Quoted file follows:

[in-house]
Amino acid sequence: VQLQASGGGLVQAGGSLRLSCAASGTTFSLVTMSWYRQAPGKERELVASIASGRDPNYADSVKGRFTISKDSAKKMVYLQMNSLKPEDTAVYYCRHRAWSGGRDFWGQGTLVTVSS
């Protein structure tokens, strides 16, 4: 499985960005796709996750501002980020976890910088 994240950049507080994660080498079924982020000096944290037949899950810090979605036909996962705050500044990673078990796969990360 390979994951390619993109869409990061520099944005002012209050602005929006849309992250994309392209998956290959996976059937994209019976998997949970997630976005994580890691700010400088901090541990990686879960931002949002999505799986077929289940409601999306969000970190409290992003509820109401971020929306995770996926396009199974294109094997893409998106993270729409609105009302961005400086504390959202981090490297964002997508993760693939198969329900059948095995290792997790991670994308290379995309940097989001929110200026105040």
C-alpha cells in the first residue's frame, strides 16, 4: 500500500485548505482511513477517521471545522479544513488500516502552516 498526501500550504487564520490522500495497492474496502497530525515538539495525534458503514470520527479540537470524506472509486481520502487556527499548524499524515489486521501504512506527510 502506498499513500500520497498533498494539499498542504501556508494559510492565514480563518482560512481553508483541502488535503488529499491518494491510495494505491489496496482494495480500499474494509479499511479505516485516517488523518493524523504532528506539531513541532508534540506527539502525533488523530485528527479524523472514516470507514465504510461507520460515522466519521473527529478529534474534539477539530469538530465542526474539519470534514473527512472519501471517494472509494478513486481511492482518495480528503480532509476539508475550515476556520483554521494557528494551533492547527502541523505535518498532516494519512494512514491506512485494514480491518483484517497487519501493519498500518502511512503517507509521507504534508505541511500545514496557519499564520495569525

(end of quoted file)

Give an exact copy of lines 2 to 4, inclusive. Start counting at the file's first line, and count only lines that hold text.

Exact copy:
Amino acid sequence: VQLQASGGGLVQAGGSLRLSCAASGTTFSLVTMSWYRQAPGKERELVASIASGRDPNYADSVKGRFTISKDSAKKMVYLQMNSLKPEDTAVYYCRHRAWSGGRDFWGQGTLVTVSS
């Protein structure tokens, strides 16, 4: 499985960005796709996750501002980020976890910088 994240950049507080994660080498079924982020000096944290037949899950810090979605036909996962705050500044990673078990796969990360 390979994951390619993109869409990061520099944005002012209050602005929006849309992250994309392209998956290959996976059937994209019976998997949970997630976005994580890691700010400088901090541990990686879960931002949002999505799986077929289940409601999306969000970190409290992003509820109401971020929306995770996926396009199974294109094997893409998106993270729409609105009302961005400086504390959202981090490297964002997508993760693939198969329900059948095995290792997790991670994308290379995309940097989001929110200026105040």
C-alpha cells in the first residue's frame, strides 16, 4: 500500500485548505482511513477517521471545522479544513488500516502552516 498526501500550504487564520490522500495497492474496502497530525515538539495525534458503514470520527479540537470524506472509486481520502487556527499548524499524515489486521501504512506527510 502506498499513500500520497498533498494539499498542504501556508494559510492565514480563518482560512481553508483541502488535503488529499491518494491510495494505491489496496482494495480500499474494509479499511479505516485516517488523518493524523504532528506539531513541532508534540506527539502525533488523530485528527479524523472514516470507514465504510461507520460515522466519521473527529478529534474534539477539530469538530465542526474539519470534514473527512472519501471517494472509494478513486481511492482518495480528503480532509476539508475550515476556520483554521494557528494551533492547527502541523505535518498532516494519512494512514491506512485494514480491518483484517497487519501493519498500518502511512503517507509521507504534508505541511500545514496557519499564520495569525